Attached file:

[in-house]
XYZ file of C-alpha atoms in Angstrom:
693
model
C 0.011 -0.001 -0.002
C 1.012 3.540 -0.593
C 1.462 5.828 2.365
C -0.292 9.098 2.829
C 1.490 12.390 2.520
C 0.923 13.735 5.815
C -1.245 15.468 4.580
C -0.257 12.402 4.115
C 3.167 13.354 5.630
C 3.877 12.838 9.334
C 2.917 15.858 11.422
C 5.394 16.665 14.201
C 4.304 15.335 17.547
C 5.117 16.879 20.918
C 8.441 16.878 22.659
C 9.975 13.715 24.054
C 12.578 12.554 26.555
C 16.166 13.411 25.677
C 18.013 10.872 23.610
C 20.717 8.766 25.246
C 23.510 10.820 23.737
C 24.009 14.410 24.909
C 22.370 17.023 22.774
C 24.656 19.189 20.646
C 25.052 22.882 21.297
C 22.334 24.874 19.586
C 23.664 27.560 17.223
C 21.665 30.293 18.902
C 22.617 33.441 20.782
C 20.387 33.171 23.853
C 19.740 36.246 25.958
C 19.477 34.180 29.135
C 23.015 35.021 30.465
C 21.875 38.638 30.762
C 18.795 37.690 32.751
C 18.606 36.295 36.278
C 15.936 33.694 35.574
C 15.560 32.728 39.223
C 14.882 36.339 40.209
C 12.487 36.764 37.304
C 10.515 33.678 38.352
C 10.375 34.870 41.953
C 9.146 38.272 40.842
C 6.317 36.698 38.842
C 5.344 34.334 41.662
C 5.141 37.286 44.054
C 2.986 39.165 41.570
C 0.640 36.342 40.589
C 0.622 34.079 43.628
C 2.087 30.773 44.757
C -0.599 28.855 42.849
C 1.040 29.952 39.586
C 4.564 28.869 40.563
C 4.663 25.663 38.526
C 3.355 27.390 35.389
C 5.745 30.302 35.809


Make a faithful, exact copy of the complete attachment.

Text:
[in-house]
XYZ file of C-alpha atoms in Angstrom:
693
model
C 0.011 -0.001 -0.002
C 1.012 3.540 -0.593
C 1.462 5.828 2.365
C -0.292 9.098 2.829
C 1.490 12.390 2.520
C 0.923 13.735 5.815
C -1.245 15.468 4.580
C -0.257 12.402 4.115
C 3.167 13.354 5.630
C 3.877 12.838 9.334
C 2.917 15.858 11.422
C 5.394 16.665 14.201
C 4.304 15.335 17.547
C 5.117 16.879 20.918
C 8.441 16.878 22.659
C 9.975 13.715 24.054
C 12.578 12.554 26.555
C 16.166 13.411 25.677
C 18.013 10.872 23.610
C 20.717 8.766 25.246
C 23.510 10.820 23.737
C 24.009 14.410 24.909
C 22.370 17.023 22.774
C 24.656 19.189 20.646
C 25.052 22.882 21.297
C 22.334 24.874 19.586
C 23.664 27.560 17.223
C 21.665 30.293 18.902
C 22.617 33.441 20.782
C 20.387 33.171 23.853
C 19.740 36.246 25.958
C 19.477 34.180 29.135
C 23.015 35.021 30.465
C 21.875 38.638 30.762
C 18.795 37.690 32.751
C 18.606 36.295 36.278
C 15.936 33.694 35.574
C 15.560 32.728 39.223
C 14.882 36.339 40.209
C 12.487 36.764 37.304
C 10.515 33.678 38.352
C 10.375 34.870 41.953
C 9.146 38.272 40.842
C 6.317 36.698 38.842
C 5.344 34.334 41.662
C 5.141 37.286 44.054
C 2.986 39.165 41.570
C 0.640 36.342 40.589
C 0.622 34.079 43.628
C 2.087 30.773 44.757
C -0.599 28.855 42.849
C 1.040 29.952 39.586
C 4.564 28.869 40.563
C 4.663 25.663 38.526
C 3.355 27.390 35.389
C 5.745 30.302 35.809